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Horace Perkins - Australian Heritage Series

 

Horace Perkins (1901-1986) was born in Gawler, South Australia on 3 May 1901. During his secondary education at St Peter’s College, Adelaide, he studied piano and developed interests in composition and English literature, which became abiding interests for the rest of his life.  Perkins did not immediately pursue tertiary music studies, but went into full-time employment. For five years he worked in rural South Australia, New South Wales and the Winton district of Queensland as a shearer and wool classer.
Between 1923 and 1927, Perkins studied music at the Elder Conservatorium in Adelaide and obtained his Bachelor of Music degree in 1927. During the 1930s he was Music Master at Scotch College, Adelaide, but also composed orchestral works, including his Chantyman Suite which was awarded a major prize in an ABC composition competition in 1933, and began compiling a folio of compositions towards his Doctor of Music thesis at the University of Adelaide. The major work of this period, and the major part of his Doctoral folio was the symphonic cantata Kubla Khan. This work was completed during Perkins’ first year of war service while he was hospitalized, and examined in England by Sir Percy Buck and Gordon Jacob. Perkins finally was awarded his doctorate in 1943.
In 1940 Perkins enlisted in the 2/10th Battalion of the 2nd A.I.F., serving first as a private in the Middle East, then as intelligence sergeant in New Guinea. He subtracted several years from his age at enlistment (four years to be precise according to the online service roll of the Australian War Memorial). He also kept quiet about his musical achievements ‘for fear of a bugle sentence’. However, the truth emerged on the troop ship ‘Nevassa’ on the way home from the Middle East during February/March 1942.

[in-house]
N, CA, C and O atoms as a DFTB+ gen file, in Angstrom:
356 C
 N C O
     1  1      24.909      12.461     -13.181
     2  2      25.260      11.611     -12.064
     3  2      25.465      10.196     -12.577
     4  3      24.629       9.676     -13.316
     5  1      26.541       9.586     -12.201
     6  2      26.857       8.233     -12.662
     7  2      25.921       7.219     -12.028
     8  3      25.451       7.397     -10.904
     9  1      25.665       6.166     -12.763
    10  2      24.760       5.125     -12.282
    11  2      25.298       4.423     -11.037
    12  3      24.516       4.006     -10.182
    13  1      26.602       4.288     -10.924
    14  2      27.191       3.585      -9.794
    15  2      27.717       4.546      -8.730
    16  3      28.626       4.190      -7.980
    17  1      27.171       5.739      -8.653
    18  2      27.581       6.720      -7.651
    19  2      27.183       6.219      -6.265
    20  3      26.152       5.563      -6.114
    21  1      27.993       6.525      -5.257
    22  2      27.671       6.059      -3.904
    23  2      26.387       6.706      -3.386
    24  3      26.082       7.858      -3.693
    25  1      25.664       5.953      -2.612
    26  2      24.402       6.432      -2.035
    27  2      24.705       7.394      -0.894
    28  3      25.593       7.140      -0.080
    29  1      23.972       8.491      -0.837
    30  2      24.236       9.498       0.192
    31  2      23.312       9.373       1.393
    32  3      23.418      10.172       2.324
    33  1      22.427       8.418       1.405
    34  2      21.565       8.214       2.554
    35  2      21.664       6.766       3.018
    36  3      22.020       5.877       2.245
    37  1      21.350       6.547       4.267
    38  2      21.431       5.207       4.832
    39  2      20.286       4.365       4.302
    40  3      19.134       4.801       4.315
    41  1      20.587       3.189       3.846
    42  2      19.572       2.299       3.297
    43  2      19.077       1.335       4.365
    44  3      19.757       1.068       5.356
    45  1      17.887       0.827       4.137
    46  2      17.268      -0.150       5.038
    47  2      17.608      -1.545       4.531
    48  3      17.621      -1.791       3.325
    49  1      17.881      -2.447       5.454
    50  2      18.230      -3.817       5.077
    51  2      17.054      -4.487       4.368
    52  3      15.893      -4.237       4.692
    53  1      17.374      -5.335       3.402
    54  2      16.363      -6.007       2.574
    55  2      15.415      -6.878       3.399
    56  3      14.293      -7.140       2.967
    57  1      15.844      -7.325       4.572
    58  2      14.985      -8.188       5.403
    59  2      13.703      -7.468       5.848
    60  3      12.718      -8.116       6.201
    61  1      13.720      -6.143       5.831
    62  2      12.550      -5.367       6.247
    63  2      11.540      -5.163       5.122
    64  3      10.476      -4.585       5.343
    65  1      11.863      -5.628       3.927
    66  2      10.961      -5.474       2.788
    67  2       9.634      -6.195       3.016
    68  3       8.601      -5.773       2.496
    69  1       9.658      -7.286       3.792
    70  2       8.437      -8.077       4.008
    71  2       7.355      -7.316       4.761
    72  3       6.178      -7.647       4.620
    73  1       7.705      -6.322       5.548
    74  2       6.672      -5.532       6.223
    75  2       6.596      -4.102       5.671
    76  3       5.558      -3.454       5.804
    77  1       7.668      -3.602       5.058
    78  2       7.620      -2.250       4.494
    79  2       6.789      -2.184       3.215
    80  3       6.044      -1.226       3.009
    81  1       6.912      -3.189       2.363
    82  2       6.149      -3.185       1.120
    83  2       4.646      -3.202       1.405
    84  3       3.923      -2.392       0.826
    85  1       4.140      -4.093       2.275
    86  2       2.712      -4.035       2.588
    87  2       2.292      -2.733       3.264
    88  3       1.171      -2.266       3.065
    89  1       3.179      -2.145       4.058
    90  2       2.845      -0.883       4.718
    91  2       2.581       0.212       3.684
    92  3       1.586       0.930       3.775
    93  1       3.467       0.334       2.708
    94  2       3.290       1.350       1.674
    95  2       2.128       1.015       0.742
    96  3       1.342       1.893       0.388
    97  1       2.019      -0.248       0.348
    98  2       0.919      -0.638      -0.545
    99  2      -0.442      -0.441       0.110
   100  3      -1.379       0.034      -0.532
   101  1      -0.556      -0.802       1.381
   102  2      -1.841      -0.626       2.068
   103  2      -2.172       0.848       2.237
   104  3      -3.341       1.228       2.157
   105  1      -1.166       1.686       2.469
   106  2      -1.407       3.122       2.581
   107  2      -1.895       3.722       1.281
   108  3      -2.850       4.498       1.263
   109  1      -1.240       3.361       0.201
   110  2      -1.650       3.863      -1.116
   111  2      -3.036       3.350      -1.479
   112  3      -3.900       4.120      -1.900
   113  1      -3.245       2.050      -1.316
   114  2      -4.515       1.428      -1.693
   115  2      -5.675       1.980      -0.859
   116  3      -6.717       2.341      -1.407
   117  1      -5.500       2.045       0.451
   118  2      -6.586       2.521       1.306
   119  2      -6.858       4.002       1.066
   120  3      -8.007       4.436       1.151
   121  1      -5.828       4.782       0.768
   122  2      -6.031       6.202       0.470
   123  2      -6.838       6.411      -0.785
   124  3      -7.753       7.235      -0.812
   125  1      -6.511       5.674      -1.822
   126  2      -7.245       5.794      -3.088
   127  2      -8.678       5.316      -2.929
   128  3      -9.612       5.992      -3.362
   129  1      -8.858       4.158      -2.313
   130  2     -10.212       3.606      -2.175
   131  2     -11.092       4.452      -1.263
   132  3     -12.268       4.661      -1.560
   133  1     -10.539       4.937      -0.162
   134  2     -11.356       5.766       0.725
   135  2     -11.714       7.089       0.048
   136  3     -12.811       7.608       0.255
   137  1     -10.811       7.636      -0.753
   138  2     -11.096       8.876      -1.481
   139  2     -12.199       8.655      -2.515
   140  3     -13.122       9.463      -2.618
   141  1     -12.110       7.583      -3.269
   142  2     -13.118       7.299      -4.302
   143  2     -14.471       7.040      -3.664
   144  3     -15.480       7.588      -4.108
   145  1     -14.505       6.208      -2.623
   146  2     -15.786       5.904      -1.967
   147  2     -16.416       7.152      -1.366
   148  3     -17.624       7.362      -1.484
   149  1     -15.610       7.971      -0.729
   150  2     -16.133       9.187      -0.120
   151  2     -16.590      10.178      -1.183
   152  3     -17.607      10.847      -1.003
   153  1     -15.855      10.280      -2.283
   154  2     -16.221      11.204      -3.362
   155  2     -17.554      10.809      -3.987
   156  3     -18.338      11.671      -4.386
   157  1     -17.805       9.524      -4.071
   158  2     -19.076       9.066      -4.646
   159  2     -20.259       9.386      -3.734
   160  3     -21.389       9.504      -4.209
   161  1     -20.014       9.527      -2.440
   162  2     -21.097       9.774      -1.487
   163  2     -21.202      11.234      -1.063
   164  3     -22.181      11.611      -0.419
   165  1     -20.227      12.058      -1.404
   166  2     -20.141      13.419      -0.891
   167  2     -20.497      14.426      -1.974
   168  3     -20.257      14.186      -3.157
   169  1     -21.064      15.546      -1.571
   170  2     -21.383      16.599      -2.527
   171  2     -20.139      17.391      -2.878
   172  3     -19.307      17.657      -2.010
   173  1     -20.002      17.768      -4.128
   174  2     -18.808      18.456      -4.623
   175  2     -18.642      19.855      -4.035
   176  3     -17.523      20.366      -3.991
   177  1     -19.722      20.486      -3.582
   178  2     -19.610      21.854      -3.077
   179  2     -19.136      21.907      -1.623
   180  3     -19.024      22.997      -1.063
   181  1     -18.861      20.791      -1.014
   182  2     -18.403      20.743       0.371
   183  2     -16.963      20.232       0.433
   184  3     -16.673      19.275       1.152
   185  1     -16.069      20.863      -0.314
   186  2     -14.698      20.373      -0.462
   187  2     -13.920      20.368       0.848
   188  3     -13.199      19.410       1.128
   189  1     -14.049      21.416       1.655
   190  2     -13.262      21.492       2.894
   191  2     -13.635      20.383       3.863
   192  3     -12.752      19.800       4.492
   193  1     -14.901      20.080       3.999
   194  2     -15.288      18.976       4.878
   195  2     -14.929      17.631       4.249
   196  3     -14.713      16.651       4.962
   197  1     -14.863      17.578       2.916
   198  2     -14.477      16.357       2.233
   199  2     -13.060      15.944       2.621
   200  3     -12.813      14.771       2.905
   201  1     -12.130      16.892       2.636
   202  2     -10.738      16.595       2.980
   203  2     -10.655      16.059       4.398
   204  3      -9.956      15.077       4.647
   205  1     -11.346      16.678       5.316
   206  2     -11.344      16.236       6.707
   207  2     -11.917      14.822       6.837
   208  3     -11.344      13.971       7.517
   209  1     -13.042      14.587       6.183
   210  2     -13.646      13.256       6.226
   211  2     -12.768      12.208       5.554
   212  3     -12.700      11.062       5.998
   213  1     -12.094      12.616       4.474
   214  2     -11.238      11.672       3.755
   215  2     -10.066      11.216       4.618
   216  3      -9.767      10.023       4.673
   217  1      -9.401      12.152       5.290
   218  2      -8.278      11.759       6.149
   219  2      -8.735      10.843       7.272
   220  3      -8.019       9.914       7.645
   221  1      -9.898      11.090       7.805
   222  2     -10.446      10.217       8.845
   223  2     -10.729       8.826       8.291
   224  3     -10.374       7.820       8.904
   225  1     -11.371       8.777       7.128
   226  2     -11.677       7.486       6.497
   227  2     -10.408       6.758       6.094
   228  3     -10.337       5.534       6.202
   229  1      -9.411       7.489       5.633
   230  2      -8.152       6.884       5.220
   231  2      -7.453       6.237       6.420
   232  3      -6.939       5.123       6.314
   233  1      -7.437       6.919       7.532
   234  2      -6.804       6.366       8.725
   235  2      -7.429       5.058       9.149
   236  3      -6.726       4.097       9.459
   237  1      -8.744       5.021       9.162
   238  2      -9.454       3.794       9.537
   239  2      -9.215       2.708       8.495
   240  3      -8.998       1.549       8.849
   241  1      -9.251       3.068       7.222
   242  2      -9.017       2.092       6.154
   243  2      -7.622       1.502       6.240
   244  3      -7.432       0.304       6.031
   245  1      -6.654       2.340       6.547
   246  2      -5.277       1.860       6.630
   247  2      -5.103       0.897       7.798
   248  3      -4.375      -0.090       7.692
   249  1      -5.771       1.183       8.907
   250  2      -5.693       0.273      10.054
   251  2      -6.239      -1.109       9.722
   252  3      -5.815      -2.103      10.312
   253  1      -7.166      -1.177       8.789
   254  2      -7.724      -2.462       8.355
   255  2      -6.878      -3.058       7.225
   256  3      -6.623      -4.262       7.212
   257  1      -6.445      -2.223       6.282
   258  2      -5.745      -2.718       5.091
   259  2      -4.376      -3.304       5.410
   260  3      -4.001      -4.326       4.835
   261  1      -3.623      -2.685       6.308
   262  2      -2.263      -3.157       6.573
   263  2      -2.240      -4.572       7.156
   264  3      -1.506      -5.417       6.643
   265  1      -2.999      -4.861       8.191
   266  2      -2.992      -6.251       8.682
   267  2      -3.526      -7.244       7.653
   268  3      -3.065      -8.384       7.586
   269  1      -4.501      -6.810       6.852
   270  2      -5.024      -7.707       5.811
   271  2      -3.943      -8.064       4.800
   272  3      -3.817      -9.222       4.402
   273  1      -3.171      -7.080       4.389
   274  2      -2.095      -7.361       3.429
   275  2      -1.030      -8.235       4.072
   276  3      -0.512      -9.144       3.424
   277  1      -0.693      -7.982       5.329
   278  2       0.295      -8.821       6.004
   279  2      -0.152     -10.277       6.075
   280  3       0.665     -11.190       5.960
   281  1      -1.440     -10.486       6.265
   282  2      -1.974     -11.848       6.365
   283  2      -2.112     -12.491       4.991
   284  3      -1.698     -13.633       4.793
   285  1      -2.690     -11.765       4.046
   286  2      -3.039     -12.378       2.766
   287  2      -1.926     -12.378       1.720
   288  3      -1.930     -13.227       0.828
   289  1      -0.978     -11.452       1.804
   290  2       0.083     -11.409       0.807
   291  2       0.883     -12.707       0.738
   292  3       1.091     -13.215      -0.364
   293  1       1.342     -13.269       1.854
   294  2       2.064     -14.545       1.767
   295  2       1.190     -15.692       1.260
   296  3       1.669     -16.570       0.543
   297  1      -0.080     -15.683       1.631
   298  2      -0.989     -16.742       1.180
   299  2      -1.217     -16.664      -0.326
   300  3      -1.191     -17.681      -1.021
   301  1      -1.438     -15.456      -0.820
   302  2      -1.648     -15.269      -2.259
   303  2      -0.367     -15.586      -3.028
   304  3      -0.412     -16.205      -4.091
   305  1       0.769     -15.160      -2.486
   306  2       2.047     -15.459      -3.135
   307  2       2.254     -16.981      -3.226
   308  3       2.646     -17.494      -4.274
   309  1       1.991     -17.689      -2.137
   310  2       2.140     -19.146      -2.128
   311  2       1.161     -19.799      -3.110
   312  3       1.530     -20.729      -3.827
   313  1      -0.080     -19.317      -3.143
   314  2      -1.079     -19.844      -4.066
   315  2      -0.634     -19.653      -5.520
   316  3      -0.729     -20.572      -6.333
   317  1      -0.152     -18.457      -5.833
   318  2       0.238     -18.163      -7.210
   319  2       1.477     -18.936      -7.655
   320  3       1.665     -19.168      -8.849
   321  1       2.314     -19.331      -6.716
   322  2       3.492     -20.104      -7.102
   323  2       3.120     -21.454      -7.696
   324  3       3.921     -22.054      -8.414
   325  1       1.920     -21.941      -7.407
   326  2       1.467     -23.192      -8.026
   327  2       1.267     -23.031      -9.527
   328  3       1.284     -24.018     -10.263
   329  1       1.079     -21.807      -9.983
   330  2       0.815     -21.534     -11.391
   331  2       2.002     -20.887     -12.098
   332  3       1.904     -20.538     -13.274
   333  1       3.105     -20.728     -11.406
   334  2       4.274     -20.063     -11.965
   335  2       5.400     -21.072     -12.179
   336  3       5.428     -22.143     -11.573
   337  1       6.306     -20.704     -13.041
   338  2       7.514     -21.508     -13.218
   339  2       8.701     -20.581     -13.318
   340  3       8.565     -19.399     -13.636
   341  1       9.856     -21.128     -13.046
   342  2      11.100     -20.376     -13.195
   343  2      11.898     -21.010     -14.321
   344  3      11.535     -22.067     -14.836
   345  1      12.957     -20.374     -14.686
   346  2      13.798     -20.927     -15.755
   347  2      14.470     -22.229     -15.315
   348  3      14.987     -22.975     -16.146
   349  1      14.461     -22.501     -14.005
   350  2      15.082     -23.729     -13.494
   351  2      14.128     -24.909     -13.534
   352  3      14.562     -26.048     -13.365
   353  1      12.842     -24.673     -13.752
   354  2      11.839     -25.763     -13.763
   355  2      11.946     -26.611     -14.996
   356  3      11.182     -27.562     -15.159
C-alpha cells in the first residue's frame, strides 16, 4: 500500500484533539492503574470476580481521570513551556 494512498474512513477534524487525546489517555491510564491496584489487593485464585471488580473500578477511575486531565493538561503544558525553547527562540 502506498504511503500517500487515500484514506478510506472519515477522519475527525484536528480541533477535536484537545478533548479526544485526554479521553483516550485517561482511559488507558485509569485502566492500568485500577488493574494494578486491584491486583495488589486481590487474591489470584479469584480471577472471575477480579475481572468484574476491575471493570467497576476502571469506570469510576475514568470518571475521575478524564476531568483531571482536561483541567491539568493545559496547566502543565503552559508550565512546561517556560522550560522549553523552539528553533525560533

Besides revisions of Kubla Khan (premiered in Adelaide by baritone Peter Dawson in 1951), Perkins composed three symphonies, concertos for piano (1947) and violin (1955), further cantatas for chorus and orchestra, symphonic poems, chamber music, piano pieces and songs. Owing to his close professional relationship to the South Australian Symphony Orchestra (S.A.S.O.) and its conductor Henry Krips, Perkins secured many performances of his works in Adelaide. Following his retirement in 1966, his works were rarely heard. His interest in composition was largely supplanted by his hobby of growing cacti and succulents. Fortunately for Perkins, the bulk of his output is preserved in the Barr Smith Library, Special Collections within the University of Adelaide, in the form of music manuscripts, papers and an invaluable set of cassette tapes made from ABC recordings.
Extract from “A musical response to Buna, December 1942 - Horace Perkins’ Elegiac Symphony (1952).
Dr Rhoderick McNeill, Department of Music, Faculty of Arts, University of Southern Queensland, August 2005

 

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